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Income and Canada expert Roger Conrad discusses some of the key income opportunities in Canada, and has one income stock he likes the best.

New and old Canadian opportunities. We're here with Roger Conrad, who's going to talk to us about what's happening in Canada and where the opportunities are.

Thanks, Gregg. Well, we just had our 100th issue of Canadian Edge.

Congratulations.

Thank you very much. It's a good time to do a little bit of retrospective thought, and I think the good news is, a lot of the trends that carried us through to some pretty good returns in those years are still holding up.

I think Canada still remains a country where the fiscal balance is stronger than the US. It's a currency from where they produce a lot of resources, so that's also well positioned against the US dollar, which is good for US investors.

Most importantly, there are a lot of companies there that are doing well. Now, they can pay big dividends even though they're organized as corporations. Many of the former income trusts, a lot of people thought they would go down the tubes very quickly after they had to start paying taxes, and they've really proven that very wrong. Moreover, they have continued to pay the kind of dividends they paid when they were income trusts.

Right, I think that's ironic. As you were-I was thinking that one of the first issues, that was when the Canadian government came in and said that the income trusts were over. And everybody said that they were doomed, that the yields were never going to be there, the companies were never going to survive. And here we are in the 100th issue.

Isn't it amazing? I mean, in the two weeks after they made that announcement, which was Halloween night-and I still remember that Halloween night coming back from trick or treating with the kids and so forth, and thinking this can't be, they're not doing this-but it wiped out $24 billion and a couple of weeks of wealth.

Yeah, people wrote this sector off. But our approach to the group from the beginning was that we're looking for good companies that are growing their dividends, and that really sustained us on this. I mean, we changed some of the companies through the years in the portfolio, but looking back at the original portfolio mix we had, we still have six of those companies in the portfolio and they've continued to do well.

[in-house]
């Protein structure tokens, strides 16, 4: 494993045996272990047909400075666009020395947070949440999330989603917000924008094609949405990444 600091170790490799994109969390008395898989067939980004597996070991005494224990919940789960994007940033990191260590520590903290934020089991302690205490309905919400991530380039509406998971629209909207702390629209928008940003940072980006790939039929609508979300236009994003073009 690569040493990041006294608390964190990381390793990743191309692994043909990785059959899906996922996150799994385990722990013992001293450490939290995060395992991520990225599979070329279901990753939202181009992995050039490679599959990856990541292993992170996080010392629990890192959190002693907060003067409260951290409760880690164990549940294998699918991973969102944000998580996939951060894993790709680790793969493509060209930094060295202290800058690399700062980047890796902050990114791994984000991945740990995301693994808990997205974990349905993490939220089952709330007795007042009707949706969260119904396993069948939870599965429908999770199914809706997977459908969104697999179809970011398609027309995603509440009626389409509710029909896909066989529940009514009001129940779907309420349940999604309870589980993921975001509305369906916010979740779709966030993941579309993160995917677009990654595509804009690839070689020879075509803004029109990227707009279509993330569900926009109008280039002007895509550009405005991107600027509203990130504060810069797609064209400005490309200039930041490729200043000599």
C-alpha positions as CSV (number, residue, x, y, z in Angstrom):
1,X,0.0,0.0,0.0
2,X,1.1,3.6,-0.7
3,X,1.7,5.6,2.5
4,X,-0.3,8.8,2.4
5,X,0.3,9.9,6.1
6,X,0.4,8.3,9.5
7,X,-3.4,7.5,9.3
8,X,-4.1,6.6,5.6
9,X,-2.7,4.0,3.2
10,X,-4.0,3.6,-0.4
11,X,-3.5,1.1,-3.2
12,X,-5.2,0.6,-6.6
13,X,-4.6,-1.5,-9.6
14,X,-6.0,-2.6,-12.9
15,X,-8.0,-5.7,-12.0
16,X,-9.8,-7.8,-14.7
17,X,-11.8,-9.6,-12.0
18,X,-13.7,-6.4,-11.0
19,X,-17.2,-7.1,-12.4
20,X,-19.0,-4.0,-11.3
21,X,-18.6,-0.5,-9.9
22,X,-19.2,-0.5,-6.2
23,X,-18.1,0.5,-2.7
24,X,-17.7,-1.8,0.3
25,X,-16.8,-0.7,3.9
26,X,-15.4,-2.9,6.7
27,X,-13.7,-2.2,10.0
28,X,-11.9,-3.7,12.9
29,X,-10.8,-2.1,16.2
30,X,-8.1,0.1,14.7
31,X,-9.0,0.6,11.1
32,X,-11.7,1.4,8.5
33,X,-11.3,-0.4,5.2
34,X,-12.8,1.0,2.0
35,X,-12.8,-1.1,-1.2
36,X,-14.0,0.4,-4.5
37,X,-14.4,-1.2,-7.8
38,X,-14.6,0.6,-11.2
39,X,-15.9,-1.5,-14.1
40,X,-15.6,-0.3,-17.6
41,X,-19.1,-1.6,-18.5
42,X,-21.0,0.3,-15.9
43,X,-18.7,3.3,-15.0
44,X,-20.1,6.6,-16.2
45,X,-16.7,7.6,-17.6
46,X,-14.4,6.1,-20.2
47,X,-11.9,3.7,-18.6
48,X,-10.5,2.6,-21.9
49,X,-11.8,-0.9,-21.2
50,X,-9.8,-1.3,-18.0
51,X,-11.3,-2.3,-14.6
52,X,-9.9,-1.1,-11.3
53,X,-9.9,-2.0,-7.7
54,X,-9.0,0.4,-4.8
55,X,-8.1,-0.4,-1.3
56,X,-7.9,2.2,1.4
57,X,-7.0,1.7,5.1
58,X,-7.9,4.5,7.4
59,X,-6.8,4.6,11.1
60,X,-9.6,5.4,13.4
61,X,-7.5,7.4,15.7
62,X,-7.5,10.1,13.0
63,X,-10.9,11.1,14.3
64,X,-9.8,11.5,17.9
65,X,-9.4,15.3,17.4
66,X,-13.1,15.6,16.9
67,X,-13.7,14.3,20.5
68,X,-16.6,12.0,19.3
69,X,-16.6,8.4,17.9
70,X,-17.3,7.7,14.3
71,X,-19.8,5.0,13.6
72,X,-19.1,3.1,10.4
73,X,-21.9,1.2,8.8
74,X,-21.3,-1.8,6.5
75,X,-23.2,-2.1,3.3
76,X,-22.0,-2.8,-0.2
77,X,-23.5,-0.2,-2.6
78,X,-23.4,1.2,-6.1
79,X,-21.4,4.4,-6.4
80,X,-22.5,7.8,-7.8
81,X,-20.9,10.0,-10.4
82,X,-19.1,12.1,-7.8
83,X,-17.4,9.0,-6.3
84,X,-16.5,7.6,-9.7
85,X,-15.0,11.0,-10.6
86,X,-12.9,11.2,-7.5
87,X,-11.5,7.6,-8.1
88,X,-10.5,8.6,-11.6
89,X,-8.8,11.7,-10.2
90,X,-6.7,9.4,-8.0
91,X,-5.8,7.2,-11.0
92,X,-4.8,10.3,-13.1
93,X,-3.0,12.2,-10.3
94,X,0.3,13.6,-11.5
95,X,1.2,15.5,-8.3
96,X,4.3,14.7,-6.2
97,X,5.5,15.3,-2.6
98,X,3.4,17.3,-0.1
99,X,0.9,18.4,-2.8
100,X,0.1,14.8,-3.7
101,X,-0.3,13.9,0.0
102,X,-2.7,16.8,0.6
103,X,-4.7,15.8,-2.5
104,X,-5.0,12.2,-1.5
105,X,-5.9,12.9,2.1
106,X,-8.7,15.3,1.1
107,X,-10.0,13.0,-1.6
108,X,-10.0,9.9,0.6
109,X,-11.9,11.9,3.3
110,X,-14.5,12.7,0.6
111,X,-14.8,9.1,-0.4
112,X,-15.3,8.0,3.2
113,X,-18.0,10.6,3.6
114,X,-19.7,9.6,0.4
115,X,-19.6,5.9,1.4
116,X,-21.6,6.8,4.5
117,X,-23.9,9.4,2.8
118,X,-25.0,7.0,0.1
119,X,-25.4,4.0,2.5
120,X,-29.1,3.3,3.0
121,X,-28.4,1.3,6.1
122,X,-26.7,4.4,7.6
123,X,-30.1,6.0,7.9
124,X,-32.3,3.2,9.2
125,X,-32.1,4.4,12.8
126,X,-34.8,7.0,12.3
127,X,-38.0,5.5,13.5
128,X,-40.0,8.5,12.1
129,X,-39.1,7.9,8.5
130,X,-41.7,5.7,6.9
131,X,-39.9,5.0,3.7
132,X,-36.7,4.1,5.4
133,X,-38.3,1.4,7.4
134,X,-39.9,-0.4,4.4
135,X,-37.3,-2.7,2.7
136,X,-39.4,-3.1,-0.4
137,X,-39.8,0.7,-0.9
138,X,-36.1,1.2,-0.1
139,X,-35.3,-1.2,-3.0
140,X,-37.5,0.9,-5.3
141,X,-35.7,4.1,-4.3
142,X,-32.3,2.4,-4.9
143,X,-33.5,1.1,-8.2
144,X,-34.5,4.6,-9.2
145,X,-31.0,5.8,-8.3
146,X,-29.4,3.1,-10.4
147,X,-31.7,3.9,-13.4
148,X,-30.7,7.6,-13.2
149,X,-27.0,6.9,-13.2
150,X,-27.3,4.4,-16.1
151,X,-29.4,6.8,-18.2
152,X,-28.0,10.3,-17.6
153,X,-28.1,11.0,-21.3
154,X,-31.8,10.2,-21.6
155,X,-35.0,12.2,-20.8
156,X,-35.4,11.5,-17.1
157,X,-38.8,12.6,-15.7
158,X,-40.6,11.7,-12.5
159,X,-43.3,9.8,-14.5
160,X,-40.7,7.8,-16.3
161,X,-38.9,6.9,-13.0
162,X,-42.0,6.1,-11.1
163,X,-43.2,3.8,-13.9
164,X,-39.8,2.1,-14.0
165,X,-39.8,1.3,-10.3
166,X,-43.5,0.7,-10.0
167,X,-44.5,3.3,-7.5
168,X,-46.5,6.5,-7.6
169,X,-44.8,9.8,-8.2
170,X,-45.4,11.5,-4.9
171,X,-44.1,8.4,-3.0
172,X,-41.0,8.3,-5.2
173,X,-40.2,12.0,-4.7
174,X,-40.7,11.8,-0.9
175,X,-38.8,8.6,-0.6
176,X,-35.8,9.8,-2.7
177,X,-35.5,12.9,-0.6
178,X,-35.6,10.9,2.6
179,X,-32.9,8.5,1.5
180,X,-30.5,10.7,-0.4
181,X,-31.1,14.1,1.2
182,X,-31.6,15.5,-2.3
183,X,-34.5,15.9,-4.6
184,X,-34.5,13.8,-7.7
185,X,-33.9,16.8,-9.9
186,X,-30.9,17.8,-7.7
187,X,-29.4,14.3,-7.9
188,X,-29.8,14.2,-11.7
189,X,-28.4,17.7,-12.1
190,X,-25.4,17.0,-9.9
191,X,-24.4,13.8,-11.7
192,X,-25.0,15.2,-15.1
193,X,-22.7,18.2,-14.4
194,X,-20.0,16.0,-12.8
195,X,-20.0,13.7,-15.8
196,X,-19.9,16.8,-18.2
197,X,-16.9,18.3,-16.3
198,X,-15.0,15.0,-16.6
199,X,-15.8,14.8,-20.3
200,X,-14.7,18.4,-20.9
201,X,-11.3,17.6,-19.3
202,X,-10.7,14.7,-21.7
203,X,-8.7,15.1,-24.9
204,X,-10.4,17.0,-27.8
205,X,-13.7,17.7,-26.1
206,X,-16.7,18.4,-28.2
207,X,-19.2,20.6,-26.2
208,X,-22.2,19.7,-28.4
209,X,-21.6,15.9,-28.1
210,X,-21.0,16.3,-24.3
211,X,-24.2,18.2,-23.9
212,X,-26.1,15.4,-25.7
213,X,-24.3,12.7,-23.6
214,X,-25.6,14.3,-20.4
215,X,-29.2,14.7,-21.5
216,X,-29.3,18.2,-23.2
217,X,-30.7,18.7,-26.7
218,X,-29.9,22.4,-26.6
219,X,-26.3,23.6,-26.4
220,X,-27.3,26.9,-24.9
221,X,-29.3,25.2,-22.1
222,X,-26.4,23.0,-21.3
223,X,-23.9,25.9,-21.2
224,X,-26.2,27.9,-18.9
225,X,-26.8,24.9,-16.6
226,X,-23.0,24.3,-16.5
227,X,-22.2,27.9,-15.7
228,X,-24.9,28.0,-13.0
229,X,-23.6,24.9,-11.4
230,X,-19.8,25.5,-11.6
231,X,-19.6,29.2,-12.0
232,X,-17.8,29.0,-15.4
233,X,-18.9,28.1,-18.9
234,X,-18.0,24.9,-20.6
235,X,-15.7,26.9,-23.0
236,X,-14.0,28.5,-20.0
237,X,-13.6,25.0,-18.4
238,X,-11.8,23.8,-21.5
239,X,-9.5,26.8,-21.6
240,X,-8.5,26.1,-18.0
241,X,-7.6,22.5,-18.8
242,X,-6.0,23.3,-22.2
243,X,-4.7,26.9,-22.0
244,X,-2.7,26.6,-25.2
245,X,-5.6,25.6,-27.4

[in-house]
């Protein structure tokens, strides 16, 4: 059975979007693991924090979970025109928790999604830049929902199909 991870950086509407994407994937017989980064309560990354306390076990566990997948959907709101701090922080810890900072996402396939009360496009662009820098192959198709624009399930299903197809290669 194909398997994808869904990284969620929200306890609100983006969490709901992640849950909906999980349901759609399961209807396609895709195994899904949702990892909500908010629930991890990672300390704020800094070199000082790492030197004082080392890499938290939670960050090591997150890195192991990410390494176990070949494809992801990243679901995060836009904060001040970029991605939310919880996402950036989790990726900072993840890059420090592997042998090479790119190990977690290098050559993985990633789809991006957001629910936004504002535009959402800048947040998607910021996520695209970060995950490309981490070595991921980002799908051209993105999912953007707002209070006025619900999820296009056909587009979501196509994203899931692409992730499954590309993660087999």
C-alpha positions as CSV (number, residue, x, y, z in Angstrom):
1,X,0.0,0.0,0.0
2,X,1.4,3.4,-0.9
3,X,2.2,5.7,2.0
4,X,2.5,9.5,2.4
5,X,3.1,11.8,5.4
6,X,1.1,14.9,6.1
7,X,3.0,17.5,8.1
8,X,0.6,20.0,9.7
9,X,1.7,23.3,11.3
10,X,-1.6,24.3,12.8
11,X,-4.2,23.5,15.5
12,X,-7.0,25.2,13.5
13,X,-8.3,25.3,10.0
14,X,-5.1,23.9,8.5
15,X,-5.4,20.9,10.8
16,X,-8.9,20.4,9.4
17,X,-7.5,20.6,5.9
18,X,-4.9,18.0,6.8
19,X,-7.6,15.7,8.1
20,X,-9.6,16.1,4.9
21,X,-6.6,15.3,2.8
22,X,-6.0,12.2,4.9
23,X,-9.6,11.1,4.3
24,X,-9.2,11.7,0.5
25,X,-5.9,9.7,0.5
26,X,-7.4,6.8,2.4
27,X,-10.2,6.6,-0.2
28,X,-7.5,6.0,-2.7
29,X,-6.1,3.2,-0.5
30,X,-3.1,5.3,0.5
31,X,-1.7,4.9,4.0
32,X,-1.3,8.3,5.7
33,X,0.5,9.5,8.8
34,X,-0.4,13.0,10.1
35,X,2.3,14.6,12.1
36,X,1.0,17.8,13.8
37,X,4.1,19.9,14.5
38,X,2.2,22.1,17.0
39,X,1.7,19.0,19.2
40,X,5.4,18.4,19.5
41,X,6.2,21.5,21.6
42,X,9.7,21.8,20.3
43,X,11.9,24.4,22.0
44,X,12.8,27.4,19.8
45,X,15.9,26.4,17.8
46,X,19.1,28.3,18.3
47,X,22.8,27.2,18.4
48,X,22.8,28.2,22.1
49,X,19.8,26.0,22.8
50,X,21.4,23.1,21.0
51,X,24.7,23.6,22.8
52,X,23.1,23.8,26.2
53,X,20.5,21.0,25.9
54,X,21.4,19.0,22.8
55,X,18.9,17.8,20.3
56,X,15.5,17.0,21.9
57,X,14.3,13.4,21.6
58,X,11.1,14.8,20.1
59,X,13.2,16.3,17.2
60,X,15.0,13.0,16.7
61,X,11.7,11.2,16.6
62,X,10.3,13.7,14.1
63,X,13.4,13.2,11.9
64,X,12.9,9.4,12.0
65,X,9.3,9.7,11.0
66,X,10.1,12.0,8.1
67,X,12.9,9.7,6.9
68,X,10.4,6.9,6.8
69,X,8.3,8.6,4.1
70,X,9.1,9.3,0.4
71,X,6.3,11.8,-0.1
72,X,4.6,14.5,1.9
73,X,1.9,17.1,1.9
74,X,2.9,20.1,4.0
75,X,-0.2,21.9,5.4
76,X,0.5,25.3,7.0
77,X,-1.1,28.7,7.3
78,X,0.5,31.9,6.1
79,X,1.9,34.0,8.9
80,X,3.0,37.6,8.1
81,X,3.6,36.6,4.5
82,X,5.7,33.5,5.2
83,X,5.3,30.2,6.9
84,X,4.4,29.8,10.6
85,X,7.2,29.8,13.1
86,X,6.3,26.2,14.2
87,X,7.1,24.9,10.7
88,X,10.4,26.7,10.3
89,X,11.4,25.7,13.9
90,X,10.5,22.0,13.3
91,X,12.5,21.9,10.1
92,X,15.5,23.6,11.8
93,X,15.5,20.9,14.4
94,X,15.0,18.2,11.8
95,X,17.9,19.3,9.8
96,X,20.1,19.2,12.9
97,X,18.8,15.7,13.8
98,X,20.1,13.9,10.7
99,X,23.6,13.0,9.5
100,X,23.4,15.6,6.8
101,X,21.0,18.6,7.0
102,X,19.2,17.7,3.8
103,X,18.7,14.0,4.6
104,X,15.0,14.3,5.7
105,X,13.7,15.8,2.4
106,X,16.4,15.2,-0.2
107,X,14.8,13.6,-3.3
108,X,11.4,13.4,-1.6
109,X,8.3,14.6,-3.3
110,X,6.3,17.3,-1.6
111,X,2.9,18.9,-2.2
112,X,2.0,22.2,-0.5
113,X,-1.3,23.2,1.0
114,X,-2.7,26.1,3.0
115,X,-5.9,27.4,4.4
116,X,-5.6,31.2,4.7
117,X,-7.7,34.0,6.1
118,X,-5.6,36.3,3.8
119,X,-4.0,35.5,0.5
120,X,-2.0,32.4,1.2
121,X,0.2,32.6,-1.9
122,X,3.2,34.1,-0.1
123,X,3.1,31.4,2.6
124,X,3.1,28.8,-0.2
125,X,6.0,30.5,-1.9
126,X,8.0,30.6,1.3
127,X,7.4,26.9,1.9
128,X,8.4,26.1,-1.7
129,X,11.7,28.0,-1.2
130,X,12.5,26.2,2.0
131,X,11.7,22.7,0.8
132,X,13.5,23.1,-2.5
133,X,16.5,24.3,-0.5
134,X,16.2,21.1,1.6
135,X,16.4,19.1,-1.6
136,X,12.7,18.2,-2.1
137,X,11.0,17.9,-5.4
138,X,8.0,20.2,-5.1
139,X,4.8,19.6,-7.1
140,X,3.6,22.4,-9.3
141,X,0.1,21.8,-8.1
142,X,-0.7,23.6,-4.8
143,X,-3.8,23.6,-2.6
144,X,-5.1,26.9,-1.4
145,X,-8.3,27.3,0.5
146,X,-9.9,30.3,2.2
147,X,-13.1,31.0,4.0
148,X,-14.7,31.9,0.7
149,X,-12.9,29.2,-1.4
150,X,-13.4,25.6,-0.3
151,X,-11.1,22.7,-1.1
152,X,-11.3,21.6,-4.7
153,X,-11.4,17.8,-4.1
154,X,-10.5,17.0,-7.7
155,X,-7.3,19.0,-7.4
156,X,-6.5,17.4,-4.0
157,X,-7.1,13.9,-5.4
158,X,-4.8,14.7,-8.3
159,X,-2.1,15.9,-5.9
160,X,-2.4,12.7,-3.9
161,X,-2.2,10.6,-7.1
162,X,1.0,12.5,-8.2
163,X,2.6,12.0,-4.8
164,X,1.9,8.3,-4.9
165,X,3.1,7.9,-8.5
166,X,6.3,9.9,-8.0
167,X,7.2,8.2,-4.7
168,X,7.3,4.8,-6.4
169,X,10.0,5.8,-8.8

So, the lesson in retrospect is that buying good companies usually pays off, and you have to get rid of them if things go badly. I think my performance could have been a lot better if I'd done that in certain circumstances, but I think going forward I'm seeing a lot of opportunity in a whole range of areas.

Again, it comes back to a country that's favorable-favorable picture there, good currency, and a lot of companies that are growing their businesses, even though they're paying out a lot of their earnings to shareholders.

So what's your favorite?

Well, I think for someone who's real conservative, take another look at Pembina Pipeline (Toronto: PPL), which was an income trust. It was one of our original top ten portfolio, and it's done really, really well.

But they're still doing the same kind of thing they were doing then, which is building energy midstream assets in Canada-connecting the oil sands, connecting the natural gas liquids area, connecting the shale rich areas of Canada-which don't get a lot of press, but are quite lucrative there.

And there's going to be a lot of exporting going to Asia. They're not building the big pipes, but I think that's going to really mean a lot of new projects for them going forward. So as they add new projects, they add cash flow, they boost dividends, and it's a really nice combination.

It's been a great combination the last eight-plus years, and I think it's going to continue to be for a long time to come. It's also a nice kind of investment to have with some of the uncertainty in the global economy, because your revenues are really reliable, and have proven in 2008 they can hold up even under the worst possible environment.

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